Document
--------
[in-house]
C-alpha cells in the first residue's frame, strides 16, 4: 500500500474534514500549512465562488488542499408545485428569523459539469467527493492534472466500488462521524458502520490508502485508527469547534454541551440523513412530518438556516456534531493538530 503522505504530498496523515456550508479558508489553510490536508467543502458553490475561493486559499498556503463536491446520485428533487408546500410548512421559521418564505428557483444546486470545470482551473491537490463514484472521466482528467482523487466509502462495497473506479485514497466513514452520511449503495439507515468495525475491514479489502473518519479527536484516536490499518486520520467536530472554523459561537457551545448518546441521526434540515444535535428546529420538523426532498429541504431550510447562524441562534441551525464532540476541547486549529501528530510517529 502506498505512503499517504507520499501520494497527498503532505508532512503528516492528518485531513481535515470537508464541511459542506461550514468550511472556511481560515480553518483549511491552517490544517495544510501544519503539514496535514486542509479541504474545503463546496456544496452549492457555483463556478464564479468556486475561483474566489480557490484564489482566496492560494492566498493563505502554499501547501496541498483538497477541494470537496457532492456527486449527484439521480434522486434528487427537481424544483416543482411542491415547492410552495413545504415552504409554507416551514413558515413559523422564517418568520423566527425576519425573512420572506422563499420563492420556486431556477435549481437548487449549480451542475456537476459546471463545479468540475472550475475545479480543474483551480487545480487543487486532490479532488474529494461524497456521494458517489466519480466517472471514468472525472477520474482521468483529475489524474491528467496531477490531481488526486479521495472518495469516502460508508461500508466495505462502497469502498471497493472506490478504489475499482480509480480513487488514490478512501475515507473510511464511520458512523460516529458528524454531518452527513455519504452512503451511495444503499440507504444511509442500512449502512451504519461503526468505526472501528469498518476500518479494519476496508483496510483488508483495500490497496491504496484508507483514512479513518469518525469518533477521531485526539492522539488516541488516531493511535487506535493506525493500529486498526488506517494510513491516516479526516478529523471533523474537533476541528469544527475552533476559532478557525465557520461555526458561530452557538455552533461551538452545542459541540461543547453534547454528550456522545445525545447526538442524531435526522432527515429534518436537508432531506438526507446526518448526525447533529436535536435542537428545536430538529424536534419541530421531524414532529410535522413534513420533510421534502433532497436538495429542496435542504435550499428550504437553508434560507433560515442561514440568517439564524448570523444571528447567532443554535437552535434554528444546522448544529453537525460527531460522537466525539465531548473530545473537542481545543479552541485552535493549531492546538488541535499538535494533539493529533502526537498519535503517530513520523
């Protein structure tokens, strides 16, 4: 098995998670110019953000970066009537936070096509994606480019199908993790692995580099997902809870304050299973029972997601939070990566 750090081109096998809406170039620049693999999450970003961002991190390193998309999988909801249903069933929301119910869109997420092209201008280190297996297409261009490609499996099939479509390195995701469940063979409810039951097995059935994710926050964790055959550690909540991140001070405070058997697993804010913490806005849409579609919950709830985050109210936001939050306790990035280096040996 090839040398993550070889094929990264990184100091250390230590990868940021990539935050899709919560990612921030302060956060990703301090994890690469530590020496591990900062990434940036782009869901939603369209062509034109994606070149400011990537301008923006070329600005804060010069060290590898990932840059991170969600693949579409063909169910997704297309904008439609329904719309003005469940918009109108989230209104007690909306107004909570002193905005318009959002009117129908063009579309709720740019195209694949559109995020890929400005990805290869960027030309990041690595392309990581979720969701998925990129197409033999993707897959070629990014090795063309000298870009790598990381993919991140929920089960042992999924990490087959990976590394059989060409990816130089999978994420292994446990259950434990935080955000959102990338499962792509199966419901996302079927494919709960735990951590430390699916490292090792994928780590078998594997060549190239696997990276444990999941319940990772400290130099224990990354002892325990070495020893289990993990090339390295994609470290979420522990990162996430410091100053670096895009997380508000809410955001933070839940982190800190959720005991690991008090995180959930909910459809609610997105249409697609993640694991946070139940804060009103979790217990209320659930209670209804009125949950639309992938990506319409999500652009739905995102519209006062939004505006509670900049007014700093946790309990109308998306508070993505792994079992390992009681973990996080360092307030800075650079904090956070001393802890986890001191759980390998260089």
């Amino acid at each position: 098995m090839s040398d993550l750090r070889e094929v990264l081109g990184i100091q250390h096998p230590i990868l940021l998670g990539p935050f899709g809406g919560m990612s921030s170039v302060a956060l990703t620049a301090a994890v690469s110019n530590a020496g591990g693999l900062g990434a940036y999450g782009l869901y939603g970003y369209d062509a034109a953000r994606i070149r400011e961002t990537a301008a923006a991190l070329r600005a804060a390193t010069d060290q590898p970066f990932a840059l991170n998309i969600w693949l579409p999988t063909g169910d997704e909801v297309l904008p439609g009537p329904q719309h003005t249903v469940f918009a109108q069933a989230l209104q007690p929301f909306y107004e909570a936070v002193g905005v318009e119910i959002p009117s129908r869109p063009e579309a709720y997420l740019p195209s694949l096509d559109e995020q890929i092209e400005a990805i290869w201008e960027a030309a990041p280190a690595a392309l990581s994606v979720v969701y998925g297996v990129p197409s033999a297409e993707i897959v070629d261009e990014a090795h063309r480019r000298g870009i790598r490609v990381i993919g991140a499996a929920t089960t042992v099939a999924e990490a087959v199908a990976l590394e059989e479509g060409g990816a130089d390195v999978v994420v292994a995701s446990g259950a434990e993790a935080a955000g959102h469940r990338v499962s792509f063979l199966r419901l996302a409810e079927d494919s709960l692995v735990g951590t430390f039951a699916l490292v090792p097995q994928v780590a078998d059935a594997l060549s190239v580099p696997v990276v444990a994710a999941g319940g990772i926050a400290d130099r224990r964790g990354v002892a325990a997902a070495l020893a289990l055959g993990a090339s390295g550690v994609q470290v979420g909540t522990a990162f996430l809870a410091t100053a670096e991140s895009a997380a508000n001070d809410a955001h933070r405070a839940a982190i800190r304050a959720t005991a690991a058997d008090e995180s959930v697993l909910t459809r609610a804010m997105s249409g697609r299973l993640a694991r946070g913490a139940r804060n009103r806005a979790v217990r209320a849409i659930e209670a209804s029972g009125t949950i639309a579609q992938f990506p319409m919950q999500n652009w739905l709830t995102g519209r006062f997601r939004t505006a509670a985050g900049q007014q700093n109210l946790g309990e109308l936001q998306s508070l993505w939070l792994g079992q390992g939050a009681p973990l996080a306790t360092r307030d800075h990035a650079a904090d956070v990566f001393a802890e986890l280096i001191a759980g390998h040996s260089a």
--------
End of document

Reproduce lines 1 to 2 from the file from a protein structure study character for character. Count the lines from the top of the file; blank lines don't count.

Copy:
[in-house]
C-alpha cells in the first residue's frame, strides 16, 4: 500500500474534514500549512465562488488542499408545485428569523459539469467527493492534472466500488462521524458502520490508502485508527469547534454541551440523513412530518438556516456534531493538530 503522505504530498496523515456550508479558508489553510490536508467543502458553490475561493486559499498556503463536491446520485428533487408546500410548512421559521418564505428557483444546486470545470482551473491537490463514484472521466482528467482523487466509502462495497473506479485514497466513514452520511449503495439507515468495525475491514479489502473518519479527536484516536490499518486520520467536530472554523459561537457551545448518546441521526434540515444535535428546529420538523426532498429541504431550510447562524441562534441551525464532540476541547486549529501528530510517529 502506498505512503499517504507520499501520494497527498503532505508532512503528516492528518485531513481535515470537508464541511459542506461550514468550511472556511481560515480553518483549511491552517490544517495544510501544519503539514496535514486542509479541504474545503463546496456544496452549492457555483463556478464564479468556486475561483474566489480557490484564489482566496492560494492566498493563505502554499501547501496541498483538497477541494470537496457532492456527486449527484439521480434522486434528487427537481424544483416543482411542491415547492410552495413545504415552504409554507416551514413558515413559523422564517418568520423566527425576519425573512420572506422563499420563492420556486431556477435549481437548487449549480451542475456537476459546471463545479468540475472550475475545479480543474483551480487545480487543487486532490479532488474529494461524497456521494458517489466519480466517472471514468472525472477520474482521468483529475489524474491528467496531477490531481488526486479521495472518495469516502460508508461500508466495505462502497469502498471497493472506490478504489475499482480509480480513487488514490478512501475515507473510511464511520458512523460516529458528524454531518452527513455519504452512503451511495444503499440507504444511509442500512449502512451504519461503526468505526472501528469498518476500518479494519476496508483496510483488508483495500490497496491504496484508507483514512479513518469518525469518533477521531485526539492522539488516541488516531493511535487506535493506525493500529486498526488506517494510513491516516479526516478529523471533523474537533476541528469544527475552533476559532478557525465557520461555526458561530452557538455552533461551538452545542459541540461543547453534547454528550456522545445525545447526538442524531435526522432527515429534518436537508432531506438526507446526518448526525447533529436535536435542537428545536430538529424536534419541530421531524414532529410535522413534513420533510421534502433532497436538495429542496435542504435550499428550504437553508434560507433560515442561514440568517439564524448570523444571528447567532443554535437552535434554528444546522448544529453537525460527531460522537466525539465531548473530545473537542481545543479552541485552535493549531492546538488541535499538535494533539493529533502526537498519535503517530513520523